Ban the Bomb
Ban the Bomb
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In what was thought to be the biggest national peace demonstration north of the Border since the last Iraq war, an estimated more than 10,000 Scots took part in anti-Trident protests at the weekend ahead of this week’s Commons vote on renewing the nuclear weapons system.


Anti-Trident protests were held in 36 Scottish cities, towns and villages, with locations including Glasgow, Edinburgh, Aberdeen, Dundee, Inverness, Dumfries and Largs, which were all organised within days of it being announced the Westminster vote would take place – and that subsequently saw the renewal of Trident, by 472 votes to 117.


Today’s photo was taken at one of the largest demonstrations, held on Saturday in Glasgow, at the Buchanan St. steps, under the ever-watchful eye of the statue of Scotland’s first First Minister, the much-missed wise old owl himself, Donald Dewar. However despite the large crowds, it nowhere neared the enthusiasm shown in the 1950s and 1960s during the anti-nuclear weapons Aldermaston marches led by the likes of Labour’s Michael Foot.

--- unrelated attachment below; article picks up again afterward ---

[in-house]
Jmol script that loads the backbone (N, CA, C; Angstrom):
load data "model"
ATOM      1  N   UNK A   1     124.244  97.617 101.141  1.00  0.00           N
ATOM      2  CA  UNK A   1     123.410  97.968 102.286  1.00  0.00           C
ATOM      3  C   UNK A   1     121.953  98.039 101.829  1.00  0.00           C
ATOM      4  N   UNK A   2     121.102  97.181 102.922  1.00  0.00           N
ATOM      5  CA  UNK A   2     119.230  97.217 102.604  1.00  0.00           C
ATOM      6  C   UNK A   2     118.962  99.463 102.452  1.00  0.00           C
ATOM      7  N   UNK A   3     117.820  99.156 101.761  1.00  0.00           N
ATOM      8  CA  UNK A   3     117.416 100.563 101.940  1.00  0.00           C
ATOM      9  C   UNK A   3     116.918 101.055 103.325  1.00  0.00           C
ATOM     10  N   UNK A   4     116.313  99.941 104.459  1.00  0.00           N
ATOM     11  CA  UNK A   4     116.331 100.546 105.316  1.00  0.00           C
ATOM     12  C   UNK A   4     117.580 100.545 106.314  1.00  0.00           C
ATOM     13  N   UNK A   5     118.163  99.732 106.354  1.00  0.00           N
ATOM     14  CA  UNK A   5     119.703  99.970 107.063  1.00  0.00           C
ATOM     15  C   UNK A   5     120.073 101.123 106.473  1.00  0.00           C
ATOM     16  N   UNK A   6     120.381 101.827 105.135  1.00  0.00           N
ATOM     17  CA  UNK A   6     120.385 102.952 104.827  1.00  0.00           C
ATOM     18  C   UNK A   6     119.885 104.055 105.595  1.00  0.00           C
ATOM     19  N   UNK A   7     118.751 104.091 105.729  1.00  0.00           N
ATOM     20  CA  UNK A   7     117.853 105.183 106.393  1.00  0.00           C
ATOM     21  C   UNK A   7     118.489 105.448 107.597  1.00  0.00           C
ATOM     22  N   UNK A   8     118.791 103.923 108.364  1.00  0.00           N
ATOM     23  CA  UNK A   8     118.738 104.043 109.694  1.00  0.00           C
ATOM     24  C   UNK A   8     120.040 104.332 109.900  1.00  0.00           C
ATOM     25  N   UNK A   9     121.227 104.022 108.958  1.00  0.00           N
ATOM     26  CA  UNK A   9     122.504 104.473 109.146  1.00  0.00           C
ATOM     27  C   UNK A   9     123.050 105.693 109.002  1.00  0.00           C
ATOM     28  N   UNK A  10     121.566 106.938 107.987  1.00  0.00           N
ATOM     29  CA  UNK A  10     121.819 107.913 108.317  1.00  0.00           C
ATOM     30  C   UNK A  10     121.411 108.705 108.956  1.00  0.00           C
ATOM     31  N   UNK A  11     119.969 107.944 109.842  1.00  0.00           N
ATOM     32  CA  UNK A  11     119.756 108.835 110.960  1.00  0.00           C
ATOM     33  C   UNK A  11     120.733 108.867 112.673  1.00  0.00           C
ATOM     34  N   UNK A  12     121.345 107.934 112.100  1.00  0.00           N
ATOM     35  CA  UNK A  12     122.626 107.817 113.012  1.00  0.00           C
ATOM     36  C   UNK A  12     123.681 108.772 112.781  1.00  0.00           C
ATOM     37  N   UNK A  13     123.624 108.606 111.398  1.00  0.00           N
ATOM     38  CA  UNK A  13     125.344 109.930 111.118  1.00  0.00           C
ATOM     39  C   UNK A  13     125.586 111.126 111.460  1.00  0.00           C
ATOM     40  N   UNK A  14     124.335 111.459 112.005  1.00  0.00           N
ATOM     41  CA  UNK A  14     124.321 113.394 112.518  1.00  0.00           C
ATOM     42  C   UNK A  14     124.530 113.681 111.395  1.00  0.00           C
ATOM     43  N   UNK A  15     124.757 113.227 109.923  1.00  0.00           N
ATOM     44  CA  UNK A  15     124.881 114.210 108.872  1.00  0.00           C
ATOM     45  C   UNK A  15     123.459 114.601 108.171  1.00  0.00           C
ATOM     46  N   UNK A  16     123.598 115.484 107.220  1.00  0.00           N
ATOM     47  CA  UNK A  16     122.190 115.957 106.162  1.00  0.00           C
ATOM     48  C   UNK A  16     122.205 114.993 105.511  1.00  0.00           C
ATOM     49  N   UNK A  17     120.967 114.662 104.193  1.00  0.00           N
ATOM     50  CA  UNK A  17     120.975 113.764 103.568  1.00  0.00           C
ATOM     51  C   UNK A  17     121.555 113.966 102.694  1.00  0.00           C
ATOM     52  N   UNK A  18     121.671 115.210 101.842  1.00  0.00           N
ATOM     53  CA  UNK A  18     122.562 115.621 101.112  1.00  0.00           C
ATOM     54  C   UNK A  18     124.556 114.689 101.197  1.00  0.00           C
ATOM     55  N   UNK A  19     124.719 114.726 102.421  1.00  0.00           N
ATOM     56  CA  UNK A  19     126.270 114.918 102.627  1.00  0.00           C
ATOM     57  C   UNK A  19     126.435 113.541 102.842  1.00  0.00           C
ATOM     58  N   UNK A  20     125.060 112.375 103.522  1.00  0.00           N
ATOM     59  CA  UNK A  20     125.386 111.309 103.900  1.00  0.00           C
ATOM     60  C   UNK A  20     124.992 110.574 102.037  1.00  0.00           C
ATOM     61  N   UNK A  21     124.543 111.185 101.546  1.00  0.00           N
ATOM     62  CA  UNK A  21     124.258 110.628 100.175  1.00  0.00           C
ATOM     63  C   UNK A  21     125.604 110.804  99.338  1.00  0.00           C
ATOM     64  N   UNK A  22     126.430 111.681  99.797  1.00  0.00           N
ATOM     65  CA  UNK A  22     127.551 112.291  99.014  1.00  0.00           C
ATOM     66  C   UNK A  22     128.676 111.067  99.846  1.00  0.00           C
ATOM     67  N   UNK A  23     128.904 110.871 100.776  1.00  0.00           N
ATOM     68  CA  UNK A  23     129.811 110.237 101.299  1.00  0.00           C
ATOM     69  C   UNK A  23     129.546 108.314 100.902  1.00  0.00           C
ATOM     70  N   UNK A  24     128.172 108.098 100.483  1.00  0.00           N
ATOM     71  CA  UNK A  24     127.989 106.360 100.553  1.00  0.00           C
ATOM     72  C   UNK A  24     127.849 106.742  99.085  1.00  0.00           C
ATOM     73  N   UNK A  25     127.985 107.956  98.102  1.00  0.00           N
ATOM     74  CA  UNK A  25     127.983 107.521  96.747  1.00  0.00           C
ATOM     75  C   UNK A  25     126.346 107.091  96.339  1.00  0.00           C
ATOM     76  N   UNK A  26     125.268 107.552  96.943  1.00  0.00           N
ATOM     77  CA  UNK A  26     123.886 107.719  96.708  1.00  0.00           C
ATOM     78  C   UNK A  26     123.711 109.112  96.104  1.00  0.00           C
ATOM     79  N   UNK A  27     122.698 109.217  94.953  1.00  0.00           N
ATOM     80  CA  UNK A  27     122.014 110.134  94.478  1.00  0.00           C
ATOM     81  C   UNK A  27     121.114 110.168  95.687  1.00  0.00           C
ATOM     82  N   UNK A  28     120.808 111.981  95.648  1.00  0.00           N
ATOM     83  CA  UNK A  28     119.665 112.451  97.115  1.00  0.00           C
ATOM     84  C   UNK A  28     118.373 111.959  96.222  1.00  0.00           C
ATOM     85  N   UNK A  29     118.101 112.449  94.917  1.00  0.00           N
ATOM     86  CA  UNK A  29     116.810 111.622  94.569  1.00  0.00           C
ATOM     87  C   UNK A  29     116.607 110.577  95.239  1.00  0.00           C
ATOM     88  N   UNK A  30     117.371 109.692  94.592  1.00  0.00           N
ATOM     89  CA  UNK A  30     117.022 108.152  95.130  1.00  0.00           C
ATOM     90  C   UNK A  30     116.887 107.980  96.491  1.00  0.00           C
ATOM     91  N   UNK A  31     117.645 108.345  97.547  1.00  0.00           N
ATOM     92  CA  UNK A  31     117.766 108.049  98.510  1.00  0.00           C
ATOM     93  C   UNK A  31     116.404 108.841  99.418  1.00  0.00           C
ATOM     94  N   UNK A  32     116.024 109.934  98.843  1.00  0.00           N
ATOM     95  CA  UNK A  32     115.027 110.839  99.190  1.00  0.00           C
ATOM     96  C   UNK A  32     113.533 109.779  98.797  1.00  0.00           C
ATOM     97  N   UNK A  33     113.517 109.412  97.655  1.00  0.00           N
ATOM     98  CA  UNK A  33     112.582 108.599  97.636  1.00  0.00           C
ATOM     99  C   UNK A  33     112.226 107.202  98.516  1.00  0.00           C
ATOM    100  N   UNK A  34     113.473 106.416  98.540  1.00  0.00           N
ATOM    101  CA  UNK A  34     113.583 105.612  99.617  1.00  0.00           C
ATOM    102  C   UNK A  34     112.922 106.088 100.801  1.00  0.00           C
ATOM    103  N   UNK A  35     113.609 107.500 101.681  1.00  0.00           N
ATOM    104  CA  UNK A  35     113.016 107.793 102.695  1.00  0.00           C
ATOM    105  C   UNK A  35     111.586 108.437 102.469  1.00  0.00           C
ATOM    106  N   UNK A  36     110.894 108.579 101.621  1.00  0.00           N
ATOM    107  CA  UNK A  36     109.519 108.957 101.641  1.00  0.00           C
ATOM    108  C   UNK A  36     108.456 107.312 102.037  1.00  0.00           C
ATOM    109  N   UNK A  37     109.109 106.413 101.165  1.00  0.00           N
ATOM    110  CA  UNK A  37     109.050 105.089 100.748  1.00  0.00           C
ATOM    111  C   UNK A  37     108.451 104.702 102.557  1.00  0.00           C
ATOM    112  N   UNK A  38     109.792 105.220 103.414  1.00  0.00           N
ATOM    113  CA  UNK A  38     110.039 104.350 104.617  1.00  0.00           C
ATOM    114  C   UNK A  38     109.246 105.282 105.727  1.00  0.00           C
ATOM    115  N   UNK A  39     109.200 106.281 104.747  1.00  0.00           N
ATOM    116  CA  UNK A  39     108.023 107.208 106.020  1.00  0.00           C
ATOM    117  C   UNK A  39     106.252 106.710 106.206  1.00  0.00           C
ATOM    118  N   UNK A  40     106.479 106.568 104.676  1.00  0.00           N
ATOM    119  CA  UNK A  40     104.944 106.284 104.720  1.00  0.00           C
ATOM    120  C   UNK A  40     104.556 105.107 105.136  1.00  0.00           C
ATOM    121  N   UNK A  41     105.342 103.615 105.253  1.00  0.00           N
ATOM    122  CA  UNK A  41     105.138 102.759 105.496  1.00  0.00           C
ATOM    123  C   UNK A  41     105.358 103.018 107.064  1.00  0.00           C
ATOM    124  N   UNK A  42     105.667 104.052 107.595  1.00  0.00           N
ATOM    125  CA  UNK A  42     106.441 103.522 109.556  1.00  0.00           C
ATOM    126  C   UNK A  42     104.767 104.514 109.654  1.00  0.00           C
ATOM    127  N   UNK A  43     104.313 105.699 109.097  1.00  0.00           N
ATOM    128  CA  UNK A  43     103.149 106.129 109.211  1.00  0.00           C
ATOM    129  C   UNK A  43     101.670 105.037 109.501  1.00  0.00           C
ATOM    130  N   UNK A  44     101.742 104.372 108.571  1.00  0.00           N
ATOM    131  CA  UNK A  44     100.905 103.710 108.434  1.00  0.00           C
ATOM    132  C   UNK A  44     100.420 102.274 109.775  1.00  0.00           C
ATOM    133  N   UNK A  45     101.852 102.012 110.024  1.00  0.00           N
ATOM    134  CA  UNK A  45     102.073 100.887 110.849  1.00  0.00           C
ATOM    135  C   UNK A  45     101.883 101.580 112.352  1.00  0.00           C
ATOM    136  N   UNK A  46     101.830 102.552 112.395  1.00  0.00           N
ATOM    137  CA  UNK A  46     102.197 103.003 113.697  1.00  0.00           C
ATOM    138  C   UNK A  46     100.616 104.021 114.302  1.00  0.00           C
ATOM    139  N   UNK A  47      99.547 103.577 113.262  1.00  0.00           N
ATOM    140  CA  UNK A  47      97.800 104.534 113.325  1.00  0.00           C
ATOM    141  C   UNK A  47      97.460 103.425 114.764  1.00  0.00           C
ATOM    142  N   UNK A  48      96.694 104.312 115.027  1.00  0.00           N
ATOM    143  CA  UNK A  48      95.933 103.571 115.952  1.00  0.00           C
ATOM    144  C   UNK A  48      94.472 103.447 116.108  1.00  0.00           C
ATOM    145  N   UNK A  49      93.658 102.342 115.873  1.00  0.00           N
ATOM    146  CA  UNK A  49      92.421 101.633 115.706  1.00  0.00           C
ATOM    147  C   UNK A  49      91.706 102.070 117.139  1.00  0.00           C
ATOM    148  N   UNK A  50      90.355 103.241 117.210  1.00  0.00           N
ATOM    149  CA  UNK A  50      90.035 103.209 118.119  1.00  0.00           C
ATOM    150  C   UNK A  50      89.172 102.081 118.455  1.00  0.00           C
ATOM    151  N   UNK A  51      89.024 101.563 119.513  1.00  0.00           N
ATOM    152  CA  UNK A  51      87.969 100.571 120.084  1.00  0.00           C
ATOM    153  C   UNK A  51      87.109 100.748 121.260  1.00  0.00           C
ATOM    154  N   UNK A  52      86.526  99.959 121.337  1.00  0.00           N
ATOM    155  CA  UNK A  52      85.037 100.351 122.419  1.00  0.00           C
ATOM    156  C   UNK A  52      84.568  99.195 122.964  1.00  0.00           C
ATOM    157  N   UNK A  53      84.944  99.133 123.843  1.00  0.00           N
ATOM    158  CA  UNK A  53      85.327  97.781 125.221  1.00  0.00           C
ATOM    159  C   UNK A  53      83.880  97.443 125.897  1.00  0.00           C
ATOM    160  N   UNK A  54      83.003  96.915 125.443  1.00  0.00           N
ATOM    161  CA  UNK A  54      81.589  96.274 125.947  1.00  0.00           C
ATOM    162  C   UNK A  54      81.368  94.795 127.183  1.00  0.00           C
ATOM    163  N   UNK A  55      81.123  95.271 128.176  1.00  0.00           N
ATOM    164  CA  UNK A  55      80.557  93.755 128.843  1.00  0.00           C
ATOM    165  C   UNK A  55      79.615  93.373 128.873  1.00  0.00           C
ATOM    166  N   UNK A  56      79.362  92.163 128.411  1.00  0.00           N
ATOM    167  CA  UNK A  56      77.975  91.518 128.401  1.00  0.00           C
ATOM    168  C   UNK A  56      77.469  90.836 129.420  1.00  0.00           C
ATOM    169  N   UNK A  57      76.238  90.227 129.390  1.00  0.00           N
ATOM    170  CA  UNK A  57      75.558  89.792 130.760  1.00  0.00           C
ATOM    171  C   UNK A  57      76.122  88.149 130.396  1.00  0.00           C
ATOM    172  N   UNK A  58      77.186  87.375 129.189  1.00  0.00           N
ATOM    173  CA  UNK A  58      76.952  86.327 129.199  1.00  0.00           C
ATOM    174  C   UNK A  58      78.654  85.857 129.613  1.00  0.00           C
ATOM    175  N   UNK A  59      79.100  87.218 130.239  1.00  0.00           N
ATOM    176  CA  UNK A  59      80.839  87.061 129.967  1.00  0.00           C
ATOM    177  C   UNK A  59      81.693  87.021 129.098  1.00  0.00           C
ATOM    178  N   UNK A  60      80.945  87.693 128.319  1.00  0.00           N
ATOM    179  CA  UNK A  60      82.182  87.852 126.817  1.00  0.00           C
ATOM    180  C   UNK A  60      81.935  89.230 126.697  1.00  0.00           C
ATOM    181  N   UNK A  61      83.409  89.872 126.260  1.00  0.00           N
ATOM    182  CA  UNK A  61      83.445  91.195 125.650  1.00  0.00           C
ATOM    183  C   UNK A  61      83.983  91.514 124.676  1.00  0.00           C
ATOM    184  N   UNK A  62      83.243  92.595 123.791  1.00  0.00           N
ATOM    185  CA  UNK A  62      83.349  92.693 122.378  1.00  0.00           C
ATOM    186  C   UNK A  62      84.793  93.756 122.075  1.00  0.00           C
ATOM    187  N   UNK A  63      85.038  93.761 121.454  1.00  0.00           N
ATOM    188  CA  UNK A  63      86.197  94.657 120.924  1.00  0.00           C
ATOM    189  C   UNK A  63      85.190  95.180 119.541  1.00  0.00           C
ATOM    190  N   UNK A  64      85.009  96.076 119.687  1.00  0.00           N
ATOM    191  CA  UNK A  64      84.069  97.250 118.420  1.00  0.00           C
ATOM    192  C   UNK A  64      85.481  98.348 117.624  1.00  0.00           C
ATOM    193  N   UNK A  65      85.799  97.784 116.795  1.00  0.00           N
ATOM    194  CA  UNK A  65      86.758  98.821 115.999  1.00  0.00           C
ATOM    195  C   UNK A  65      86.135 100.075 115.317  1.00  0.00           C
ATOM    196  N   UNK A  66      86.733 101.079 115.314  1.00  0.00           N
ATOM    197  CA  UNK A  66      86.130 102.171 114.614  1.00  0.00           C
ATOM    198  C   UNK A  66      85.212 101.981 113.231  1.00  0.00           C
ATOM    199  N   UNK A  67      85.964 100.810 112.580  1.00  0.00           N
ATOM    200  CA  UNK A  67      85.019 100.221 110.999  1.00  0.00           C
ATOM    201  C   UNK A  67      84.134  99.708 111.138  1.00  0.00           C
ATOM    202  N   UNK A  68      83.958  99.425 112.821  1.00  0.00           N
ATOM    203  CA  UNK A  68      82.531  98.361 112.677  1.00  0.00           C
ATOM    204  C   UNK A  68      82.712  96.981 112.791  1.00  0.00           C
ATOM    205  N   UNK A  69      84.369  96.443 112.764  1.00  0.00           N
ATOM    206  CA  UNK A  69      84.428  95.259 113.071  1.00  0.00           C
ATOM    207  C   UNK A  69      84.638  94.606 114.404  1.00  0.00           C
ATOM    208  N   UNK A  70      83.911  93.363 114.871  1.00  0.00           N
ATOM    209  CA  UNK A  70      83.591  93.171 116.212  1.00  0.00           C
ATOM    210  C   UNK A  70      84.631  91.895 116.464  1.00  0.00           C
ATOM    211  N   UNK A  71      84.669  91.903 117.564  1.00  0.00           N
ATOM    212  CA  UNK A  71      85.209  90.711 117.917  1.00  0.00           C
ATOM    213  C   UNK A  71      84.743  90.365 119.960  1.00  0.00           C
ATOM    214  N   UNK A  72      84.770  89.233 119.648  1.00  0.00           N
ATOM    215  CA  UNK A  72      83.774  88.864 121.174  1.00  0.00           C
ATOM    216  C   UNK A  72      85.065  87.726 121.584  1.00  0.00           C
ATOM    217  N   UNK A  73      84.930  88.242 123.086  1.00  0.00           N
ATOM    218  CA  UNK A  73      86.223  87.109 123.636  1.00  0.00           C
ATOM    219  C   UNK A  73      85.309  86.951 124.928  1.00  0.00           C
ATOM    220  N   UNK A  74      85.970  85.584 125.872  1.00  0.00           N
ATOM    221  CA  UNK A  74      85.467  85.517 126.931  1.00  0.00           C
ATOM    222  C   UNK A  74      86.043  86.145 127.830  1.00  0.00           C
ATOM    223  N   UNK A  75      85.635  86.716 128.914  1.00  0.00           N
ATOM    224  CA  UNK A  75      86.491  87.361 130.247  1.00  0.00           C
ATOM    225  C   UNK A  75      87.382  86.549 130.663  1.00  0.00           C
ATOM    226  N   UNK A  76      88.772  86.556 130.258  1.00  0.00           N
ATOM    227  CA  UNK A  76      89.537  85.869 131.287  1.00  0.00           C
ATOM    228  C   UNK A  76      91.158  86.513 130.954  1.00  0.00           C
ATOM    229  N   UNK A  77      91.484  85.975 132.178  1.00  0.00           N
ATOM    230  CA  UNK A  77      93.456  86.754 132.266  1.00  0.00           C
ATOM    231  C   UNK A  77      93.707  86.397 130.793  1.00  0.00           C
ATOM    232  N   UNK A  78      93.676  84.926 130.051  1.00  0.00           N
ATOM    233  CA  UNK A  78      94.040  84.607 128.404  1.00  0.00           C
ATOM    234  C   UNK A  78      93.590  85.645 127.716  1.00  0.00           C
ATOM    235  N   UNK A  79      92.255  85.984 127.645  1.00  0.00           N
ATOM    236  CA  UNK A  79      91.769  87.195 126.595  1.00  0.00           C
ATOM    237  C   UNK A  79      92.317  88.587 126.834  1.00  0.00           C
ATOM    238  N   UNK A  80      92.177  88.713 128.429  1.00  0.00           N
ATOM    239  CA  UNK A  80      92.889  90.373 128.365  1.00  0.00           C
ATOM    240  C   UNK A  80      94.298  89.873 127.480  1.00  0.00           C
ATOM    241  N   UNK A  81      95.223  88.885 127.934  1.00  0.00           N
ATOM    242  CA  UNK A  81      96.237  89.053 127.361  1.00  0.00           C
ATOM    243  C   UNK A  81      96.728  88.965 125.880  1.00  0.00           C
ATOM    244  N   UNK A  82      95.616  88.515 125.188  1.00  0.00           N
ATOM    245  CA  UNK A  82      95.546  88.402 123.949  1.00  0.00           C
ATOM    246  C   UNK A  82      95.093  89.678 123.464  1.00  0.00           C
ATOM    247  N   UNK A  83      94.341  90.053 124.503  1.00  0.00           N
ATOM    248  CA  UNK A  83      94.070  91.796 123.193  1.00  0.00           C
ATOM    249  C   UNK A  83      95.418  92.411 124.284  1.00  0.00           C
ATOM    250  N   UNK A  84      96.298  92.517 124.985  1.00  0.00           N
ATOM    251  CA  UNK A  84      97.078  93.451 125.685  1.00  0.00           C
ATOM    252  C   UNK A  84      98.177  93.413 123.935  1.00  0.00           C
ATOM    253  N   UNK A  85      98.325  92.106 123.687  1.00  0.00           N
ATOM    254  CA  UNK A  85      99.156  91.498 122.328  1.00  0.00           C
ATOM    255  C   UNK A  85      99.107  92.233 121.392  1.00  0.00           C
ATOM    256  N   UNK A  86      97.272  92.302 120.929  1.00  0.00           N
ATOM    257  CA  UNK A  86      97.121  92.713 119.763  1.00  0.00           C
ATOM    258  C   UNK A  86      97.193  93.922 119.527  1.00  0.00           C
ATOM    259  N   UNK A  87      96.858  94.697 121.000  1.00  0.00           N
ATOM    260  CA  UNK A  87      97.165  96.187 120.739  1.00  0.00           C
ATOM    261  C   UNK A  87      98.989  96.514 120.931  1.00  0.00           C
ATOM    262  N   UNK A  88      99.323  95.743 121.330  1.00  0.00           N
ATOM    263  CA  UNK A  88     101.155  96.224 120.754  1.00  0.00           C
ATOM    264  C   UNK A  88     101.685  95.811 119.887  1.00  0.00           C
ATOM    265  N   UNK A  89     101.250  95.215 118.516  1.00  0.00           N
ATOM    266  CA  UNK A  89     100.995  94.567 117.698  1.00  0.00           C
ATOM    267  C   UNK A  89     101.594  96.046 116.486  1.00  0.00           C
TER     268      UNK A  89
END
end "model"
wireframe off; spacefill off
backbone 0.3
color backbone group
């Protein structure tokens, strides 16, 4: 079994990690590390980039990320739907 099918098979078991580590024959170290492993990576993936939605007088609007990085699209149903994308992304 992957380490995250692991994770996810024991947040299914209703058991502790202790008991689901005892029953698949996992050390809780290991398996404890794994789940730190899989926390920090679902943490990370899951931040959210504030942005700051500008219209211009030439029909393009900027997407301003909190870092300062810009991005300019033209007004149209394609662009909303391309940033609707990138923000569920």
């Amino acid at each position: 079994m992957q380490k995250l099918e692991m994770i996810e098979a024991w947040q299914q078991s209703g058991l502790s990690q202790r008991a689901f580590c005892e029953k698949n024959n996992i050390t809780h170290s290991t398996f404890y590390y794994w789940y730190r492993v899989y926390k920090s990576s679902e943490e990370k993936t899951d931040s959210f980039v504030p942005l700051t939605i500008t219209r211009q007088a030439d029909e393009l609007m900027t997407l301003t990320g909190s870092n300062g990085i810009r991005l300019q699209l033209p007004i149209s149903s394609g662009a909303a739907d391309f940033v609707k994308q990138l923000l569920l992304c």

Sadly, despite many making the comparison, current Labour leader, Jeremy Corbyn, is no Michael Foot – and I severely doubt whether Footy would have had the chutzpah nor the audacity to speak from the front-bench in defiance of current Labour policy. He would have had the decency to do the honourable thing, and resign first before doing so.


Labour has always believed fiercely in ridding the world of nuclear weapons. When Nye Bevan famously demanded in 1957 that he not be sent “naked into the conference chamber”, he was not championing nuclear weapons. As he said in the same speech: “It is not a question of who is in favour of the bomb, but what is the most effective way of getting the damn thing destroyed.”


That same principle drove Harold Wilson to negotiate the nuclear non-proliferation treaty in 1968, and drove Margaret Beckett to announce a series of concrete steps towards “a world free of nuclear weapons” alongside the Trident vote in 2007. In other words, Labour has always believed that maintaining nuclear weapons for the medium term must also go hand in hand with efforts to eliminate them for good.


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